Like every red-blooded patriotic American, I covet three things in life: barbeque, backyards, and booze—or in my case as someone who doesn’t drink—root beer.
Unless you move out to the inaka (countryside), owning a large private garden for cookouts and the occasional Slip ‘N Slide party in Japan is a pipe dream. That doesn’t mean you have to give up on authentic American-style barbecue, though. There are more than a few great BBQ restaurants around Japan.
Is it real American BBQ, though?
I’m talking about real American BBQ. It feels like every time someone invites me to a “BBQ” in this country, I’m actually going to a grill out, i.e., yakiniku outdoors. Yes. I am a BBQ snob. If you hand me a shishkabob and call it BBQ, we’re having words.
Call it semantics, but American BBQ has a distinct smoky taste. All good chefs have a particular method of cooking their meat, and you can’t forget the sauce. While not a necessity, it’s hard for me to imagine a BBQ place without having its own special homemade BBQ sauce.
Probably my favorite on this list, visiting Midtown BBQ feels like I’m back home with delicious teeth-killing sweet tea, friendly hospitality, and enormous plates of food. The owner actually grew up in Canada, but they tell me their familial roots lie in the South.
Midtown BBQ started as a small steak and smokehouse in Nagoya but has built a loyal following of BBQ lovers in Japan. Everything from their rubs to homemade BBQ is locally sourced. They don’t adhere to any particular regional recipe but use various influences.
If you can’t make the trip out to Nagoya, Midtown BBQ has another location in Yokohama.
Chop Hits BBQ
Chop Hits is Osaka’s own little piece of Texas. The story is that the owner visited the South and was instantly smitten with BBQ and southern hospitality. When they came back to Japan, they noticed there were too few places to get their fix. After a few more visits to Austin, Texas to become a pitmaster, they opened their own restaurant in Shinmachi, Osaka.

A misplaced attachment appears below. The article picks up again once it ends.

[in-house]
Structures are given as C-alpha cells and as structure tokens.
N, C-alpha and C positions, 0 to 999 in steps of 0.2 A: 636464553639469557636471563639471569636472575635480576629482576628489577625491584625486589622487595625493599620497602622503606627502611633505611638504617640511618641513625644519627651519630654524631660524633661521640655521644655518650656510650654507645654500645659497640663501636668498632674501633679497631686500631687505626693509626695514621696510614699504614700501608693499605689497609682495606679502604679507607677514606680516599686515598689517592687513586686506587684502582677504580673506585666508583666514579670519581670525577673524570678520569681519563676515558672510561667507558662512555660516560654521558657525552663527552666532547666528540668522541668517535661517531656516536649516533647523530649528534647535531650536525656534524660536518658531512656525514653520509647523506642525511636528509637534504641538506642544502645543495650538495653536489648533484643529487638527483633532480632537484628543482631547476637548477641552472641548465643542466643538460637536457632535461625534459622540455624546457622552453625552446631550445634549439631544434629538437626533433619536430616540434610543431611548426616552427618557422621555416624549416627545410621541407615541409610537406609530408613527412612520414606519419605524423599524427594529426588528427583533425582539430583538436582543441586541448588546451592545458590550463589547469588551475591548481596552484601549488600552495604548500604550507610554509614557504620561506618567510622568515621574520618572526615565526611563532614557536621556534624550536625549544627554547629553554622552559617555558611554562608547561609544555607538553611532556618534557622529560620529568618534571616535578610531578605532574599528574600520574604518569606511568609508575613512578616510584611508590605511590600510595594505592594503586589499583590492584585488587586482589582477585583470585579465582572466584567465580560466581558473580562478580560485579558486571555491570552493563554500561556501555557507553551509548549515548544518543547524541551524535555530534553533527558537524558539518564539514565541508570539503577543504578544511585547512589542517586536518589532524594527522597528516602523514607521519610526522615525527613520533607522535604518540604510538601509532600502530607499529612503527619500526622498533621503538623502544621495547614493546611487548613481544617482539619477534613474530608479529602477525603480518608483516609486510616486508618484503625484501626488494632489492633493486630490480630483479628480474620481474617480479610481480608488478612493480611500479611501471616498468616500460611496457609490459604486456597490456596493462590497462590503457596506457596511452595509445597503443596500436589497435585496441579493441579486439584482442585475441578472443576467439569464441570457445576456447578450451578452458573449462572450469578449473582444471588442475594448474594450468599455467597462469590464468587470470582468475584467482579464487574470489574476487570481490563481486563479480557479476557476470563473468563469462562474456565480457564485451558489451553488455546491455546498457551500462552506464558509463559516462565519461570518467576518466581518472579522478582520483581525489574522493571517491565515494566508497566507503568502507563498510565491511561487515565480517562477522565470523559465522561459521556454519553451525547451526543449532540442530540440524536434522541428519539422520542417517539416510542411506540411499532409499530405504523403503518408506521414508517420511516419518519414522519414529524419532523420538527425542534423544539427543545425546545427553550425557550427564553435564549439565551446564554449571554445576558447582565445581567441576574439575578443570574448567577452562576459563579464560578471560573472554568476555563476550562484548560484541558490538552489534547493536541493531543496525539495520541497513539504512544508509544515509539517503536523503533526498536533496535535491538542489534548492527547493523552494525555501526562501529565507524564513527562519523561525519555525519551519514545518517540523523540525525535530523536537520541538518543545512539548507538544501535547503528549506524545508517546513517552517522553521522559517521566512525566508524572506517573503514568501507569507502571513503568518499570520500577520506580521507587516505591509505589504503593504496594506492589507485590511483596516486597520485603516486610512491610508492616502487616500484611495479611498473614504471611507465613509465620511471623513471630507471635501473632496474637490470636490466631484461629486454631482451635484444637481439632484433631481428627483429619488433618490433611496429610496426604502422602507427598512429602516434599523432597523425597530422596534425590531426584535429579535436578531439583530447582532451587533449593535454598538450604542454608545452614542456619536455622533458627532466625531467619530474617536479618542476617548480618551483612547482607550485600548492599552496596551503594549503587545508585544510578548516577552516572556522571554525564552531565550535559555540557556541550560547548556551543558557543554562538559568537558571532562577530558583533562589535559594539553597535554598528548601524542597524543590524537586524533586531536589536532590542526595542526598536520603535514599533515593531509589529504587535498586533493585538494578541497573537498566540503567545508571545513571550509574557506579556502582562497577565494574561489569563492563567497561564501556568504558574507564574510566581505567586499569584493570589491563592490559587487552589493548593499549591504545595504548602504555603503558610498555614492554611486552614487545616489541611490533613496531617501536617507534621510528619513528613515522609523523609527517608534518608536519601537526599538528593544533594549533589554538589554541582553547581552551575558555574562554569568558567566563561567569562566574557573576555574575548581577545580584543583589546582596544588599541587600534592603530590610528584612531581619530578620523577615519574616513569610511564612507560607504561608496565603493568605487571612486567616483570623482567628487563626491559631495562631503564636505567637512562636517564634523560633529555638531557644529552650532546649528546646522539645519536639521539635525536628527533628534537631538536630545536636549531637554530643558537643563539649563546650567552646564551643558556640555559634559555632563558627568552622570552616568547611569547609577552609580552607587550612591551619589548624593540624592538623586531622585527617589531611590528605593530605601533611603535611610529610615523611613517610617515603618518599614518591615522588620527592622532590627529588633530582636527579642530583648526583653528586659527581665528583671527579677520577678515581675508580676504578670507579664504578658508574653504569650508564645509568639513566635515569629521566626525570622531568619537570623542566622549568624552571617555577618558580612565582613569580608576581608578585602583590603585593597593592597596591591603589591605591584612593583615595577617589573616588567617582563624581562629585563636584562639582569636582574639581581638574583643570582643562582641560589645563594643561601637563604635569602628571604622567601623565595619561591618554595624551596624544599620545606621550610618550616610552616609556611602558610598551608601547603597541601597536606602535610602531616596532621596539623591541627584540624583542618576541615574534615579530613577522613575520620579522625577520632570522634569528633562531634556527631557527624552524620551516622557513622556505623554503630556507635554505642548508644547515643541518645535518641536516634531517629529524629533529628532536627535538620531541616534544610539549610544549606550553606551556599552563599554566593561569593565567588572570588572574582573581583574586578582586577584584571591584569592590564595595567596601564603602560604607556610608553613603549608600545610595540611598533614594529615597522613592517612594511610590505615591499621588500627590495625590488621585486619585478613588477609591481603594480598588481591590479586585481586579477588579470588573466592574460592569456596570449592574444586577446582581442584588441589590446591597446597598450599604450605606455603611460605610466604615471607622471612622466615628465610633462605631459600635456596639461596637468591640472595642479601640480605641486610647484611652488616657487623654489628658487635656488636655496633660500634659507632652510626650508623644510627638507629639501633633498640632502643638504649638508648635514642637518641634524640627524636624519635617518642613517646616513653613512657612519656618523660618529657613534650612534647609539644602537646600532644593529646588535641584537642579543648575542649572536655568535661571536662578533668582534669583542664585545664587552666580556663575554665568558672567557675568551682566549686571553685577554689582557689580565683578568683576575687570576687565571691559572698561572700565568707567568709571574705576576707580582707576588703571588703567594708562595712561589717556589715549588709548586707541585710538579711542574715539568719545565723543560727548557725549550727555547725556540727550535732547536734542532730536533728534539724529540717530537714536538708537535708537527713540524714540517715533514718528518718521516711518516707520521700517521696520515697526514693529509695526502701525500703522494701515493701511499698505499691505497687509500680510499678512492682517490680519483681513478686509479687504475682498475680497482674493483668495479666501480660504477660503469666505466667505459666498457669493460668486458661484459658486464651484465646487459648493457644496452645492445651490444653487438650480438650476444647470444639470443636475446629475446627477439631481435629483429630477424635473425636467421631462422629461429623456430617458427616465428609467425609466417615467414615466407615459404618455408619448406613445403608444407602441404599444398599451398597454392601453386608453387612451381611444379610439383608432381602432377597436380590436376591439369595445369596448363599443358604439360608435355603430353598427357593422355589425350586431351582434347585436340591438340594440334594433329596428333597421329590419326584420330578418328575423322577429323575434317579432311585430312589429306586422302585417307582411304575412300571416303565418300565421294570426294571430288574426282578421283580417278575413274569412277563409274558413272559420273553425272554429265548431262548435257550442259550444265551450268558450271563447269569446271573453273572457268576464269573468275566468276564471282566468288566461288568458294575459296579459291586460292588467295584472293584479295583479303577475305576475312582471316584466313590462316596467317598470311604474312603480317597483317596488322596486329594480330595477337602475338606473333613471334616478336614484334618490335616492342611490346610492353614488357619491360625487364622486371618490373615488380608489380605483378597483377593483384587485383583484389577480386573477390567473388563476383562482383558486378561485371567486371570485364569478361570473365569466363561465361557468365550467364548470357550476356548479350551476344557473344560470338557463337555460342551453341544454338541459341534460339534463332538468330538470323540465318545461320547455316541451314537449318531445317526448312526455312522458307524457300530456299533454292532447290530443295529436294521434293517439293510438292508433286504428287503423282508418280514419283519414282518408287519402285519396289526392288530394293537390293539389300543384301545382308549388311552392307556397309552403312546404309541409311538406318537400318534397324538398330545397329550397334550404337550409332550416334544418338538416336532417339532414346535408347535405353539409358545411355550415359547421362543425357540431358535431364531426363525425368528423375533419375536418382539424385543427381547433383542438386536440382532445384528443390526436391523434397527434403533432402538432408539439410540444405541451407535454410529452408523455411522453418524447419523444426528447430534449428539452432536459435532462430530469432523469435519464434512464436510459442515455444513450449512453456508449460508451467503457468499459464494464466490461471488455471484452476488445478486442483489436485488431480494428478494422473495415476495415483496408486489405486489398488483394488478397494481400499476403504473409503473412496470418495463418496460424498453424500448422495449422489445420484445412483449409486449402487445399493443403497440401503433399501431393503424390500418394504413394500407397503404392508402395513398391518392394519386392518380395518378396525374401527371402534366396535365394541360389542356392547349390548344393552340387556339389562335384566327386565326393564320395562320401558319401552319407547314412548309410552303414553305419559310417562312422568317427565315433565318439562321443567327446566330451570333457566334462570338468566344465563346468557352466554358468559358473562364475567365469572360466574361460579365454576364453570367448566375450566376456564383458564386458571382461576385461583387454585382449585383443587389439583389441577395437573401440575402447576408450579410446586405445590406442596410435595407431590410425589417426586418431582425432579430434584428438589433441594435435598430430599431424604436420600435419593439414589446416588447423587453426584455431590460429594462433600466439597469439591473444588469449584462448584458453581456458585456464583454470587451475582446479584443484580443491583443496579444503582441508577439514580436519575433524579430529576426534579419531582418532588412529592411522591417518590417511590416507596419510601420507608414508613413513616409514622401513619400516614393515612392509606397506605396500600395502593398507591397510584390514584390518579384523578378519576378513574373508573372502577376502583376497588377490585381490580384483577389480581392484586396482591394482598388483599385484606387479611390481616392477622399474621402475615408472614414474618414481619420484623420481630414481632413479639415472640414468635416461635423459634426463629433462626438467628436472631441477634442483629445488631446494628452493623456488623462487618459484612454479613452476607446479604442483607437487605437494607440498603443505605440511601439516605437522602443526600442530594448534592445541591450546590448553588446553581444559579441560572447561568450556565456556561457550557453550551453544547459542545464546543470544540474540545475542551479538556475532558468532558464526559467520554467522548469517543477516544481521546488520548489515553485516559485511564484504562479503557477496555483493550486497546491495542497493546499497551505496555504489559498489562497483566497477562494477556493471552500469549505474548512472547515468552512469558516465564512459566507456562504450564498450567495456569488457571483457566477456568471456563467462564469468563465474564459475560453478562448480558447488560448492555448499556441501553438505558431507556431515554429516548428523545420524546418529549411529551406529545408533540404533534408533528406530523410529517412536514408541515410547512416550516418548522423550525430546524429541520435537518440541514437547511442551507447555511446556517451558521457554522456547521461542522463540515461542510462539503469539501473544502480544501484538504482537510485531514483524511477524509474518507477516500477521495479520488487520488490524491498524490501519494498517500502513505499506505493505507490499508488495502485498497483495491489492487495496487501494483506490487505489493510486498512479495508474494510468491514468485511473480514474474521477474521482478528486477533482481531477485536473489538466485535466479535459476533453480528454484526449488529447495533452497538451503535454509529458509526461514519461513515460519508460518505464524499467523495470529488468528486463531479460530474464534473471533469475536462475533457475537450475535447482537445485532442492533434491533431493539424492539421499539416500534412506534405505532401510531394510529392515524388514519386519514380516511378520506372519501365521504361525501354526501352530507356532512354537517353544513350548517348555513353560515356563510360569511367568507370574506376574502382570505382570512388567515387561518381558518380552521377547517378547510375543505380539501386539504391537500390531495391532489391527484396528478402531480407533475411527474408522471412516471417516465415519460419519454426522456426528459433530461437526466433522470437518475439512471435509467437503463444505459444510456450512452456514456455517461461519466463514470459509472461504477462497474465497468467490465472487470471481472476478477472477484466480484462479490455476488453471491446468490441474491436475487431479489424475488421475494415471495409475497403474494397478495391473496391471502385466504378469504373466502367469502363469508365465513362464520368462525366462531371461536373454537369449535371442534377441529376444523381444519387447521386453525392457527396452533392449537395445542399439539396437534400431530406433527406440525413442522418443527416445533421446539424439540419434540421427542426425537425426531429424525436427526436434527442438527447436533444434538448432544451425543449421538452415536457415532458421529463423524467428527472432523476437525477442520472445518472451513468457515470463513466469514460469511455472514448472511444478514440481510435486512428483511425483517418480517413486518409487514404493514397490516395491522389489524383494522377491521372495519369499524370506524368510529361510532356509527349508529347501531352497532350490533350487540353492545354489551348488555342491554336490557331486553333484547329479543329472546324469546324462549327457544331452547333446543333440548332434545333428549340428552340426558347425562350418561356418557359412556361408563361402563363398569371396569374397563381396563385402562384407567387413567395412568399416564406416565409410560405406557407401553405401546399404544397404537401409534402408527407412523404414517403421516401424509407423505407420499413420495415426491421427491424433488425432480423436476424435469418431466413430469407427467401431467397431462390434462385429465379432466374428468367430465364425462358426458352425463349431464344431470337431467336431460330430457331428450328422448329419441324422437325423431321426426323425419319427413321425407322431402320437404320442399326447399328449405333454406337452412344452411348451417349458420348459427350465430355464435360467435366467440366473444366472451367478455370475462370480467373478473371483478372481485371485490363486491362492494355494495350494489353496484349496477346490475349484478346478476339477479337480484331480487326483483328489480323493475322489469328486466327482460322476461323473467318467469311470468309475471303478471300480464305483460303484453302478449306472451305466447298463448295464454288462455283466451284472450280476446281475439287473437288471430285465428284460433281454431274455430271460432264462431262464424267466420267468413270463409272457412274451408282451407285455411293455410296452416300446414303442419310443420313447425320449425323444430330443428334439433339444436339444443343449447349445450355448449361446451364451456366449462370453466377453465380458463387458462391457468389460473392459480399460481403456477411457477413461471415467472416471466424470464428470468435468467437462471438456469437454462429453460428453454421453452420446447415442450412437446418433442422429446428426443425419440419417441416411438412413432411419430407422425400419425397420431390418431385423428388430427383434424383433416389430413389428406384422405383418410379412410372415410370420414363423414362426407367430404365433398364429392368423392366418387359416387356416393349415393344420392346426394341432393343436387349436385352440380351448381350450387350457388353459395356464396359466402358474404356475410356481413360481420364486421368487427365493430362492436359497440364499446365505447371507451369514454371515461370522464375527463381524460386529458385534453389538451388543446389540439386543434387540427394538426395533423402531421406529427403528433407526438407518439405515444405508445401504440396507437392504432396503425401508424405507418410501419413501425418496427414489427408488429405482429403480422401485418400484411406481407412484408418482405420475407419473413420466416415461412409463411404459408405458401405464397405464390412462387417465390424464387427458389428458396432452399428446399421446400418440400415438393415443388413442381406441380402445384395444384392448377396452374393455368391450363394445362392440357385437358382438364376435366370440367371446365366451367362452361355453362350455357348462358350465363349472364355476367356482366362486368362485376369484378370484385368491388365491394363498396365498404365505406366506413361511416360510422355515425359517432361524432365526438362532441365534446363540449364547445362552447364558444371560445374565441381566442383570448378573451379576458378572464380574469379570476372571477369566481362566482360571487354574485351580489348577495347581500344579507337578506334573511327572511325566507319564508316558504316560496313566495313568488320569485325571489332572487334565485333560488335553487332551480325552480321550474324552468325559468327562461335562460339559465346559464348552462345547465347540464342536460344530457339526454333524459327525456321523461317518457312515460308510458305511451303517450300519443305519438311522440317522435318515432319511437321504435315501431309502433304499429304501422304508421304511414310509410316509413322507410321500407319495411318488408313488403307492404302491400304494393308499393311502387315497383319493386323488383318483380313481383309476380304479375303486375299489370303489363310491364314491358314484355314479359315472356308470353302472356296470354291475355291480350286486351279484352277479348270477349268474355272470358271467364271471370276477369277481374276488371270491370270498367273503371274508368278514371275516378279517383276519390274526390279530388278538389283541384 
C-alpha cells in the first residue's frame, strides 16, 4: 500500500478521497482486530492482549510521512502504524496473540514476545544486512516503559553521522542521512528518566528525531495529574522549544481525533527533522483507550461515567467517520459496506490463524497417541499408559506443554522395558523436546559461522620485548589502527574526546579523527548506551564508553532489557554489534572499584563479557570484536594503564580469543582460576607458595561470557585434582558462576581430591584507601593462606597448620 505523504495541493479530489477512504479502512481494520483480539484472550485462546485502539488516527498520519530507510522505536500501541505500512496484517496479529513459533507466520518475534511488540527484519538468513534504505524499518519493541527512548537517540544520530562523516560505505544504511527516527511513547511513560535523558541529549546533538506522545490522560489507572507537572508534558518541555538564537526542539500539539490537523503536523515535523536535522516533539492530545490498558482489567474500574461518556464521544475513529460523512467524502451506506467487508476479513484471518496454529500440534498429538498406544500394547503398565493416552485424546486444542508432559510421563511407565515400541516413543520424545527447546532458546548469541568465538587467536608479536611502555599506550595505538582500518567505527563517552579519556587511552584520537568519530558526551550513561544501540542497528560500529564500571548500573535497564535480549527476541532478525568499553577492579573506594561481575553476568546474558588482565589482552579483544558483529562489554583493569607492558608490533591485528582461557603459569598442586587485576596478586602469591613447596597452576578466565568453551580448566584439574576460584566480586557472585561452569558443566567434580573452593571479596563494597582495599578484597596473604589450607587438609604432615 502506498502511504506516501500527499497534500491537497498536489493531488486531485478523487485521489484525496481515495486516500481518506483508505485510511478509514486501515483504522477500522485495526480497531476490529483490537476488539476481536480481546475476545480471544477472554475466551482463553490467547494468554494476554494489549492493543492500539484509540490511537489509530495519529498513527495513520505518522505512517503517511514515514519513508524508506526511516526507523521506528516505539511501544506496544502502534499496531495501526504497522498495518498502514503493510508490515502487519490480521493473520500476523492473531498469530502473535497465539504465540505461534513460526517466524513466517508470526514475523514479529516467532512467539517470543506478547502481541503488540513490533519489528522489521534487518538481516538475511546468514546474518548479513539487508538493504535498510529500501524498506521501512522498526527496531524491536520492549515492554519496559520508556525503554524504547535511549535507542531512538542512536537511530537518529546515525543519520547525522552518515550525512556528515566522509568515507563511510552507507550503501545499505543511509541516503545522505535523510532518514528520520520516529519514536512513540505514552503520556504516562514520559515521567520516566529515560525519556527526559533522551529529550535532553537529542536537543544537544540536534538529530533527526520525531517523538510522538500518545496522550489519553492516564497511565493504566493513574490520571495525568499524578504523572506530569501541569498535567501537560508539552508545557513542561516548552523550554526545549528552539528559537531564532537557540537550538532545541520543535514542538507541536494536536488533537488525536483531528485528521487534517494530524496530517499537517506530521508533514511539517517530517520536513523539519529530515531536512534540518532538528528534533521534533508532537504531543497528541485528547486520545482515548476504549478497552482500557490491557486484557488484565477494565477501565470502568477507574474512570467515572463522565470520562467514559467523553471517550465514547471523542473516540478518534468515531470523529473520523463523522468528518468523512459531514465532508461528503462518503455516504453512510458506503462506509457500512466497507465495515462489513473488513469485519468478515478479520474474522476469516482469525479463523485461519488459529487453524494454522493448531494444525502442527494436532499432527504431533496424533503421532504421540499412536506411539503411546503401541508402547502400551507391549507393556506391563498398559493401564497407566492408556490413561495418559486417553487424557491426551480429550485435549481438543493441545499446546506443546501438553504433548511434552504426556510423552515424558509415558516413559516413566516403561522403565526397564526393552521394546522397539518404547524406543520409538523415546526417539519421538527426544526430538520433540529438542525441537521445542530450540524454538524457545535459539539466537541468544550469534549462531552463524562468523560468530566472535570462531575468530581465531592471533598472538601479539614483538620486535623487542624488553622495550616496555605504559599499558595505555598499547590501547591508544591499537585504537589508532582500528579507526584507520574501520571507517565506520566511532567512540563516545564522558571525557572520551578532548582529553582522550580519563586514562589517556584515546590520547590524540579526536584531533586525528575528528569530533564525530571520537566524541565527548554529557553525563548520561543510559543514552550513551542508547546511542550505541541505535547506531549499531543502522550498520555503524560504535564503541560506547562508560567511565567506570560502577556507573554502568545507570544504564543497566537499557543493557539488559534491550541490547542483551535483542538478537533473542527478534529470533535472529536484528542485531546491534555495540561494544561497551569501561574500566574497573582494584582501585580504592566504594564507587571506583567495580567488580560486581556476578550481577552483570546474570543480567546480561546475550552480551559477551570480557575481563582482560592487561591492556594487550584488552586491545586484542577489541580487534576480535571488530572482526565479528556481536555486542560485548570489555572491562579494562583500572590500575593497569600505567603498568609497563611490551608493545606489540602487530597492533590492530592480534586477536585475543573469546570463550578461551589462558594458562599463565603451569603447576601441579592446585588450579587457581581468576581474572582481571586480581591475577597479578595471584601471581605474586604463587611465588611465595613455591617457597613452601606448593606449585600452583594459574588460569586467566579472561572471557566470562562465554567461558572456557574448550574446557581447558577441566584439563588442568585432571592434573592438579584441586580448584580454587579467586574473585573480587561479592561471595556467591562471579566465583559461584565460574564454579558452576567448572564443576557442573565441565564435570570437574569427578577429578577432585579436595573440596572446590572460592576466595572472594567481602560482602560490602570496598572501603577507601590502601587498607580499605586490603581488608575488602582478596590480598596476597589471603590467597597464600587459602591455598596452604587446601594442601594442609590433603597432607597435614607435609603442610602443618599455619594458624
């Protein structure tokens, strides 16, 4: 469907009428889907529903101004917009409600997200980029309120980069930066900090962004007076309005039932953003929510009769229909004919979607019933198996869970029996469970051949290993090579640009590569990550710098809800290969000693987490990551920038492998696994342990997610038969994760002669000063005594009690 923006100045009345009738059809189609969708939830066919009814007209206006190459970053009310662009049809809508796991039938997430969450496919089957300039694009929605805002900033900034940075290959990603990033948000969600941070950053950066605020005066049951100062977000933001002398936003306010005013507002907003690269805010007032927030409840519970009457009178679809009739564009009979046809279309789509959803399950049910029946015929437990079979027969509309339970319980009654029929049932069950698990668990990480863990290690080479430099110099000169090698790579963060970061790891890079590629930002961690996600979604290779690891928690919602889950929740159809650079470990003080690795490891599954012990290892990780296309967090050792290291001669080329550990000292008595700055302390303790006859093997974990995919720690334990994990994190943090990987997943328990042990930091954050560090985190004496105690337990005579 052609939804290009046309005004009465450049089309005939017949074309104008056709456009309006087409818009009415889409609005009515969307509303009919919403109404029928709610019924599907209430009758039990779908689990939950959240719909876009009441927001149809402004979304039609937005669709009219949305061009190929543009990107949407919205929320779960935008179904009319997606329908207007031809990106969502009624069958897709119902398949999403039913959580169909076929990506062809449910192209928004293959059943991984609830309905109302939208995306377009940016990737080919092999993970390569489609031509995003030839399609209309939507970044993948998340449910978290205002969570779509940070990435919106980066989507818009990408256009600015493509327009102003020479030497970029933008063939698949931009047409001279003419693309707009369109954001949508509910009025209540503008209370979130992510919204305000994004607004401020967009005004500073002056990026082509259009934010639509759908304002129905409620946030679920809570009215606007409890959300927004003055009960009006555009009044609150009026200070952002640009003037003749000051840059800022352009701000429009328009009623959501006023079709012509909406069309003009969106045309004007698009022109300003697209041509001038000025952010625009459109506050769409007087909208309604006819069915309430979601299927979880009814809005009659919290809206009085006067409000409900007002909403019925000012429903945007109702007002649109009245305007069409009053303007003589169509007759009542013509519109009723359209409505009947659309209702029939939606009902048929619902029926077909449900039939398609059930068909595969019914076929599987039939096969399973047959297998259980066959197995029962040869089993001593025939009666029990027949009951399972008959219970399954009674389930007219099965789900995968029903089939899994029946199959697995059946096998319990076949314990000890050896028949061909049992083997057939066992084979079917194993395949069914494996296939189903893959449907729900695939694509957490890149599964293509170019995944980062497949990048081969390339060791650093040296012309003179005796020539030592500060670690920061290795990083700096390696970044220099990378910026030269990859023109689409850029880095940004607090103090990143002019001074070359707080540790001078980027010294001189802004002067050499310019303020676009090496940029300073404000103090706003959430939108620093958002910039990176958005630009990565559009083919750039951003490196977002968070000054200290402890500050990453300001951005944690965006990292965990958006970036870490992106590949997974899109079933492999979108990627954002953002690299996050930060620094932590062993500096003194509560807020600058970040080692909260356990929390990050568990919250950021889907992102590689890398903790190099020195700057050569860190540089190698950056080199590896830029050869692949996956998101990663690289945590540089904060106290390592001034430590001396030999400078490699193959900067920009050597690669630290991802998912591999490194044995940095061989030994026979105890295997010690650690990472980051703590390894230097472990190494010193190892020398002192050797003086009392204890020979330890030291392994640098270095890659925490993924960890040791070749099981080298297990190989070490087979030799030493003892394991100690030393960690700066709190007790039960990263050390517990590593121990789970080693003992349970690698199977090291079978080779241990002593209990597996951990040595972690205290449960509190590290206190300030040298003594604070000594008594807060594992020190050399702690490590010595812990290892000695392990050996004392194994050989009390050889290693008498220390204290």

The menu is short and sweet—beef brisket, pulled pork, baby back ribs, and smoked chicken. Their BBQ is Texas-style, which means it cooked “low and slow.” It gives the meat a tender, juicy, deep smokey flavor. Order up some ribs, coleslaw, cornbread, and a cold glass of lemonade, and call it a day because I’m done.
Baird Taproom Bashamichi
Established by Americans living in Japan that yearned for southern meals on the regular, Bashamichi Taproom was the country’s first American-style smoked BBQ joint. This one is another low and slow Texas-style joint, which is also where their pitmasters learned their craft.
Bashamichi Taproom is also part of a broader concept—craft brewing. The Baird Brewing Company has been in business for more than twenty years and opened the Bashamichi Taproom in part to pair their beer and BBQ together.
Soul Food House
During my first couple of years in Japan, adjusting to food was rough. I missed southern cuisine. Over time, I learned to cook a lot of southern comforts, but it would never be the same as a home-style country kitchen. That all changed when I watched Ugly Delicious on Netflix, which featured Soul Food House, Tokyo’s own southern-style restaurant.
Soul Food House has everything a southern heart could want—cornbread, biscuits and gravy, fried catfish, chicken and waffles, and, of course, BBQ. They don’t have the most extensive BBQ menu( mostly sliders and ribs) but it’s more than enough to get your fix.
Smokehouse opened in Tokyo around 2011 when microbrews were growing in popularity. At the time, the owners had the only microbrewery in Tokyo and realized the capital was missing the perfect pairing for microbrews and craft liquors—BBQ. Thus, Tokyo’s first and arguably best American-style BBQ restaurant was born.
The menu includes everything you would expect for great BBQ: Angus sausage, pulled pork, Kansas-city style ribs, and sides such as cornbread and smoked pickles. Smokehouse is particularly recommended if you’re a fan of craft beers and American spirits. They even offer a beer pairing chart.
If you miss wearing cowboy hats and listen to music about your ex-wife who took your truck and dog, Little Texas is for you. If I’m honest, the menu itself is nothing to write home about. It’s a hodgepodge of simple BBQ, Tex-Mex, and food I can only shrug for such as meatball spaghetti and “cowboy pizza” (whatever that even means).
Nevertheless, Little Texas is one of just a few country dance halls in Japan. Everyone is dressed up like a cowboy from their head to their snakeskin boots. They even have weekly live country music and bluegrass shows. Chow down on steak, tip your 10-gallon hat, spin your belt buckle, and dance your achy breaky heart away.